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Secret Woods Nature Center
2701 W. State Road 84
Davie, Florida
May 5, 2018

Karen Duquette went to Secret Woods with her friend Jeanne Trembly. While there, Jeanne saw a wooden box and she decided to take a rest in the box that she thought looked like a coffin. Jeanne is always a happy, smiling person with a very unique sense of humor.

Jeanne Trembly Jeanne Trembly

Broward County's first nature center, which opened in September 1978, comprises three vegetative communities found along and influenced by the New River: an inland freshwater cypress/maple wetland, a pond apple/mangrove community along the river, and, farther inland, a laurel oak hammock. The 57-acre site is now designated as an Urban Wilderness Area.

USA map showing location of Florida

Florida map showing location of Davie

entrance to Secret Woods entry sign

Buildings here include Julia Hall, a rental facility with Wi-Fi access, plus the Monarch Interpretive center, and the Swallowtail Classroom. No pets are allowed within the nature center's Boundaries. The nature center is home to various forms of wildlife. Alligators, snakes or manatees might be in the area.

buidings at Secret Woods Nature Center

New River Trail: This 3,200-foot boardwalk trail, constructed almost entirely from recycled plastic lumber, goes through three different ecosystems. The journey begins in a hardwood hammock surrounded by native Florida vegetation such as laurel oak trees, Sabal palms, white stopper, wild coffee, strangler figs, and cocoplum. Closer to the river, there is to a tidal marsh area that is completely under water during high tide. Leather ferns, red and white mangroves, pond apple trees, and cypress are located in the tidal marsh area.

New River Trail sign

Sometimes Manatees can be seen swimming here, but none were seen on this date. Of course, the two RV Gypsies have seen lots of Manatees in Florida through the years.

view from the boardwalk trail view from the boardwalk trail
sign about woodpeckers
sign about birds Yellow Crested Night Heron
sign about wildlife Ladybug crossing sign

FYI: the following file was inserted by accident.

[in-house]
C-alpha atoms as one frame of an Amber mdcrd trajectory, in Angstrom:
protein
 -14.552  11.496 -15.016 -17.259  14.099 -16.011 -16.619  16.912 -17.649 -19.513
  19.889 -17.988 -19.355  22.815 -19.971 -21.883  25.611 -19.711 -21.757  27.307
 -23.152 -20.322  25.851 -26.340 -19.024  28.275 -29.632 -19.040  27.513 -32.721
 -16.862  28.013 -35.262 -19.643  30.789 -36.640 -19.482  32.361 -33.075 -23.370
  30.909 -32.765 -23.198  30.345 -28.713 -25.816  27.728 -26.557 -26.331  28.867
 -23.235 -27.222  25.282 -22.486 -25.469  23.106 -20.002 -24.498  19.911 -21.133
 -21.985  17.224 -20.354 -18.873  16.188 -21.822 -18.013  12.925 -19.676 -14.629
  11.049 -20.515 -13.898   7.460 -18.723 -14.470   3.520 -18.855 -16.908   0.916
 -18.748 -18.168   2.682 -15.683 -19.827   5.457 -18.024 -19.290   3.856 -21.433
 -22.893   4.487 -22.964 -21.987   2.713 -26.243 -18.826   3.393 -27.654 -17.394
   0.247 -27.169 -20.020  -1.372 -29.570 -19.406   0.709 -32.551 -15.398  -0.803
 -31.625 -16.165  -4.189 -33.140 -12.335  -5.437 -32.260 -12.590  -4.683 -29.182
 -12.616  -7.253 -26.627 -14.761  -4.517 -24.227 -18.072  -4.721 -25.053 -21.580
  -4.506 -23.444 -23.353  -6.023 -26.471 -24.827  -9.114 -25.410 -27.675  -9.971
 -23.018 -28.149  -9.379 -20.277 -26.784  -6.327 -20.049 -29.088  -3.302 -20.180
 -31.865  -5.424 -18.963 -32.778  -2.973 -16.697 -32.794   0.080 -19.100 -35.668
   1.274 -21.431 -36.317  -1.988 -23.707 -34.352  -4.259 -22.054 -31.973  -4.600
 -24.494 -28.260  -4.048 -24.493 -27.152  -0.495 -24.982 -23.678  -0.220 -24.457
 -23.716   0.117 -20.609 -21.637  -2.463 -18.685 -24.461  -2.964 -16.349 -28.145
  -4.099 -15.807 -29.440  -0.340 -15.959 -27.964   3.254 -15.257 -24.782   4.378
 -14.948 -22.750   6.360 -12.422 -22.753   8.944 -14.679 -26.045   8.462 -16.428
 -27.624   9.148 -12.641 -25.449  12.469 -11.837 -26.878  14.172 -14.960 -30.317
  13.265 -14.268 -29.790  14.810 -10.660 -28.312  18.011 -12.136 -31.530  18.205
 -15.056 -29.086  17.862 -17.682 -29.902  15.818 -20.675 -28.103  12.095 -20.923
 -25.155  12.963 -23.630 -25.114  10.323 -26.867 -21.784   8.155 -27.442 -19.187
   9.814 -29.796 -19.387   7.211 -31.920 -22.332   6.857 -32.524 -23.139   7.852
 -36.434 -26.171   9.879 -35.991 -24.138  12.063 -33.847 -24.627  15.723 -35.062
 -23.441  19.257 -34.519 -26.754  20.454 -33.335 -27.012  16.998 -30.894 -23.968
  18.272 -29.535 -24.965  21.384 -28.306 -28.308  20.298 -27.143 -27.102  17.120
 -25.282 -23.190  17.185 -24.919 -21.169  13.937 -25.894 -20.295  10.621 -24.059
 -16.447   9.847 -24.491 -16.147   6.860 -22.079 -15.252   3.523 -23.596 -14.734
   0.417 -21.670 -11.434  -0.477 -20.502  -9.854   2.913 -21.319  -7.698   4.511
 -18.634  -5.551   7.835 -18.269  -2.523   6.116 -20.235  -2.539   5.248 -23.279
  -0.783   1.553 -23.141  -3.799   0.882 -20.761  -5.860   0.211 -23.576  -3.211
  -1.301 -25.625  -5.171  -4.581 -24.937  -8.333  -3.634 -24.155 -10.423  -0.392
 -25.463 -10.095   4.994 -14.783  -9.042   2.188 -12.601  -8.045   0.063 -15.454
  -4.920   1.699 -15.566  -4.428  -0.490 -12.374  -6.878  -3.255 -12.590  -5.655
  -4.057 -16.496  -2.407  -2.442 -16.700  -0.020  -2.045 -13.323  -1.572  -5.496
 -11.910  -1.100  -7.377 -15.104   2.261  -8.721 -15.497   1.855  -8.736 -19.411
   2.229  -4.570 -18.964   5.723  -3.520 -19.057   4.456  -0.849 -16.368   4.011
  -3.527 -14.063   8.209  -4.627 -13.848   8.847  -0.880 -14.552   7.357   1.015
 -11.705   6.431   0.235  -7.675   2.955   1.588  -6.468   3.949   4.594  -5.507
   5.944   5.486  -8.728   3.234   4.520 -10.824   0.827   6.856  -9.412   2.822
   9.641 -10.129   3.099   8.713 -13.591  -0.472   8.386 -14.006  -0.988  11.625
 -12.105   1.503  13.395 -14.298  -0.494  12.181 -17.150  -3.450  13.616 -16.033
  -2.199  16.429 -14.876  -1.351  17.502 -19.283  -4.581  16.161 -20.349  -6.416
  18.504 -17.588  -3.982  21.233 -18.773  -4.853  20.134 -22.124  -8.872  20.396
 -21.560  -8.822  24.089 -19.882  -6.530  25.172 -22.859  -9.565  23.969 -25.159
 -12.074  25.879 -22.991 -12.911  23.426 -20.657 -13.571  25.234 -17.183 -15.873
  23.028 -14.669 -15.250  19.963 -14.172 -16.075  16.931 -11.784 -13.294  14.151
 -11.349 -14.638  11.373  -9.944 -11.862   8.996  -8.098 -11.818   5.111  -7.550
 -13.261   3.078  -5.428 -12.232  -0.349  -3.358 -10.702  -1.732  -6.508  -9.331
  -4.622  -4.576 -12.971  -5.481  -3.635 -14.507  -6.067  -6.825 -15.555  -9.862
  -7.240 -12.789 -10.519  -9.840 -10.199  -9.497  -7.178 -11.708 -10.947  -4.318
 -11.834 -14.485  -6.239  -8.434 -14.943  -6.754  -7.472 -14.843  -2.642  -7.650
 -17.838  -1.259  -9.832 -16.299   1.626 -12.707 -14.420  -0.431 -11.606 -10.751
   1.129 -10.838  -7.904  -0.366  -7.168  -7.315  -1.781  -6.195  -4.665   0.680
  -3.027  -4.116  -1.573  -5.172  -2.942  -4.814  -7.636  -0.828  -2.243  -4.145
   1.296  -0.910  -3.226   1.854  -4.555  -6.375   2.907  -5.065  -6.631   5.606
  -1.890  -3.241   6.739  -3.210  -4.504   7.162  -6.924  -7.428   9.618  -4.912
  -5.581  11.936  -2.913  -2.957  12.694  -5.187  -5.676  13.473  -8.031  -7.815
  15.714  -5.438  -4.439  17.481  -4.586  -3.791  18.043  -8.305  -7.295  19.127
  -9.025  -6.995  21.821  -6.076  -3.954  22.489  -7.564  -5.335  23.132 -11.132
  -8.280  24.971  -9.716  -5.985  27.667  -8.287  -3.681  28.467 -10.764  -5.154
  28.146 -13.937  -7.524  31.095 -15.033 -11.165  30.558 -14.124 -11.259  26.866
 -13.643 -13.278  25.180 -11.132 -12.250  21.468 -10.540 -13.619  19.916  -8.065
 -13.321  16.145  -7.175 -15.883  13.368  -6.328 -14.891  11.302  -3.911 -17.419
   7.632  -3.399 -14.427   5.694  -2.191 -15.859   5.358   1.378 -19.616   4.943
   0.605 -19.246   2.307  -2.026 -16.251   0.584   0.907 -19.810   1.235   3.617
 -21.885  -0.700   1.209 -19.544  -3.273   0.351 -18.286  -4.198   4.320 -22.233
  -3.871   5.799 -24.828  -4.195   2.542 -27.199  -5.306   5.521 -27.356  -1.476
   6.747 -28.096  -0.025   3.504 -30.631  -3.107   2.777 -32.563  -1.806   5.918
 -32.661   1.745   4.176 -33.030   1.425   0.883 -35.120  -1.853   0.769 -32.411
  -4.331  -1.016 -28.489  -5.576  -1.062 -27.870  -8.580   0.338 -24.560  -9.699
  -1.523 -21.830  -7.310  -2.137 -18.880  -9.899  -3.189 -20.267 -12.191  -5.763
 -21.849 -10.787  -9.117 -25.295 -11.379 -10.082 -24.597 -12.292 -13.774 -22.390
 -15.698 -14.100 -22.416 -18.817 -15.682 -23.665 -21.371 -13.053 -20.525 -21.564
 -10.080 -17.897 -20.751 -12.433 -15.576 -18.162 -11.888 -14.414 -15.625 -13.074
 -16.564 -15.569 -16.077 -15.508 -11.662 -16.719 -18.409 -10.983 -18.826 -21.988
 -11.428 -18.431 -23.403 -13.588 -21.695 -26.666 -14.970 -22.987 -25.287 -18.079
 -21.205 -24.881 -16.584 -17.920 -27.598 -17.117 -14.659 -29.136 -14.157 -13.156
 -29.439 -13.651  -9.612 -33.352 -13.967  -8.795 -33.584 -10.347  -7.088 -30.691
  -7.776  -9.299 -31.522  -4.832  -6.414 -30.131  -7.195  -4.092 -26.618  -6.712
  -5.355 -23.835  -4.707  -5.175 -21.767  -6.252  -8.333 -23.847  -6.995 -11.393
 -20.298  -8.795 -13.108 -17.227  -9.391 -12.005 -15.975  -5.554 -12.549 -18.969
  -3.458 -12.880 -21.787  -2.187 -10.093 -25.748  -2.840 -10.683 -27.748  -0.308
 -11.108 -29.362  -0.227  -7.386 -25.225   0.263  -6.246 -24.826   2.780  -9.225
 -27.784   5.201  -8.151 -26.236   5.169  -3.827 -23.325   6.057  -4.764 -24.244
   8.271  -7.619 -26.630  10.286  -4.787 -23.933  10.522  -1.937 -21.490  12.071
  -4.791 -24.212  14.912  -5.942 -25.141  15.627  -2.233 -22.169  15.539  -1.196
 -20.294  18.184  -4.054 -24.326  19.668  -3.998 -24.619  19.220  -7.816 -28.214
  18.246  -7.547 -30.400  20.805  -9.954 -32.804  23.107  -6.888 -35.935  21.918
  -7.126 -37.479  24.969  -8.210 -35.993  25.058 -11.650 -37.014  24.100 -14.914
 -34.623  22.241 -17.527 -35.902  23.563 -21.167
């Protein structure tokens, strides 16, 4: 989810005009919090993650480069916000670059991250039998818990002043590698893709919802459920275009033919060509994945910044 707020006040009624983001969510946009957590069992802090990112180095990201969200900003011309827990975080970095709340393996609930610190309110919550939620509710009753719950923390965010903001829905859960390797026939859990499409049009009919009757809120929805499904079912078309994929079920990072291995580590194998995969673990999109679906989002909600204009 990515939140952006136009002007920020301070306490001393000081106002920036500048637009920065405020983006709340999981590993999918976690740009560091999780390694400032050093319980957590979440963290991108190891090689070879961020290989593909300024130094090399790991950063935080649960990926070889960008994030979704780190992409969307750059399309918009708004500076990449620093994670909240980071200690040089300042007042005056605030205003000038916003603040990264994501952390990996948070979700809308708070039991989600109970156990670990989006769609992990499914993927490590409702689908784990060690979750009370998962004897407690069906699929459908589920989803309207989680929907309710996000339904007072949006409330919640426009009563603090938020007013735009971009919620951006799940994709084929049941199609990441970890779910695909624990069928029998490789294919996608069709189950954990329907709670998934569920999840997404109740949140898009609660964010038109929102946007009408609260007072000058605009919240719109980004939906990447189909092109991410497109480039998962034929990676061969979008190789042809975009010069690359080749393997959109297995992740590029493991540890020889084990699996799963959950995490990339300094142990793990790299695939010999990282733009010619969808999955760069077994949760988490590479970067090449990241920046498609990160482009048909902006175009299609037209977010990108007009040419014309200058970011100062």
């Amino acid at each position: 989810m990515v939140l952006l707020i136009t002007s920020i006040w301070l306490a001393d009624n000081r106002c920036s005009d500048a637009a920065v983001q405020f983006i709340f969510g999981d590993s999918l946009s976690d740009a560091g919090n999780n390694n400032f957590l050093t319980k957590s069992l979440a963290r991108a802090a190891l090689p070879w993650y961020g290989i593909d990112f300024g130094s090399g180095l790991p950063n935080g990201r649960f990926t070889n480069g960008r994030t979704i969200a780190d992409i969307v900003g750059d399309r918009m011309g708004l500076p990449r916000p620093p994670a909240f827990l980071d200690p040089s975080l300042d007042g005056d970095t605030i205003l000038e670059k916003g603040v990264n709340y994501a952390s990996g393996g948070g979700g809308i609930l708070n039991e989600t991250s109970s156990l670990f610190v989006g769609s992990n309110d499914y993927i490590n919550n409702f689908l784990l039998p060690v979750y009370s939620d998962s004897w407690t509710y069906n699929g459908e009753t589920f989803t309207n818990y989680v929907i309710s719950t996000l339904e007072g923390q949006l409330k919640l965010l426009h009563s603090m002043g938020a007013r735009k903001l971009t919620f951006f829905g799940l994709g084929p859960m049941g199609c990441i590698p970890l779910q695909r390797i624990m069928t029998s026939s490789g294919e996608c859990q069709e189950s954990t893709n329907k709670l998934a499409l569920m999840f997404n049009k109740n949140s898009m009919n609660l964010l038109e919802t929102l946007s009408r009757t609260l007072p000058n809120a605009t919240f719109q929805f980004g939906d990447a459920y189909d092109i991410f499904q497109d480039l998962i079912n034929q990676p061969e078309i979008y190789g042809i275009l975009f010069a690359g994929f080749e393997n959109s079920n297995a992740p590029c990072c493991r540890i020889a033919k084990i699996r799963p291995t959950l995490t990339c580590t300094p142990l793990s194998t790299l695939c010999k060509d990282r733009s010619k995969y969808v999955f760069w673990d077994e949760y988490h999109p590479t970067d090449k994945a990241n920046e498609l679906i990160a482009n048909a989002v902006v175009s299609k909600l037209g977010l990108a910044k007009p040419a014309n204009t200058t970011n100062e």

sign about Digger Wasps a Digger Wasp hole
a tiny lizard
sign about the Laurel Oak Trail

Laurel Oak Trail
A 1,200-foot mulched nature trail that takes you from a hardwood hammock through a tidal marsh area and back. When you begin your walk along the Laurel Oak Trail, you are surrounded by laurel oaks, live oaks, Sabal palms, wild coffee, green- and red-tipped cocoplum, beauty berry, and white stopper. As you continue down the trail, you will come to a series of four bridges that will carry you through a tidal marsh. There you will see leather ferns, pond apple trees, white mangroves, and a variety of palms. You are also likely to see many birds, squirrels, crabs, and lizards. There are several seating areas along the way.

sign about the Strangler Fig tree roots of a Strangler Fig tree
wild coffee plant sign about the wild coffee plant
sign about dead trees

Butterfly Island:
A 3,800-square-foot walk-through butterfly garden where you'll find more than 20 different species of plants that attract butterflies. A 250-foot mulched path winds through the garden and has three benches along the way where you can sit and relax. Among the butterflies commonly seen in the area are the monarch, zebra longwing, cloudless sulphur, queen, gulf fritillary, giant swallowtail, and atala hairstreak. There were not a lot of flowers blooming on this date. All of the butterflies on this date were the same black and white ones, the Zebra Longwing, and they seldom landed on any of the flowers.

Zebra Longwing butterfly
flower flower

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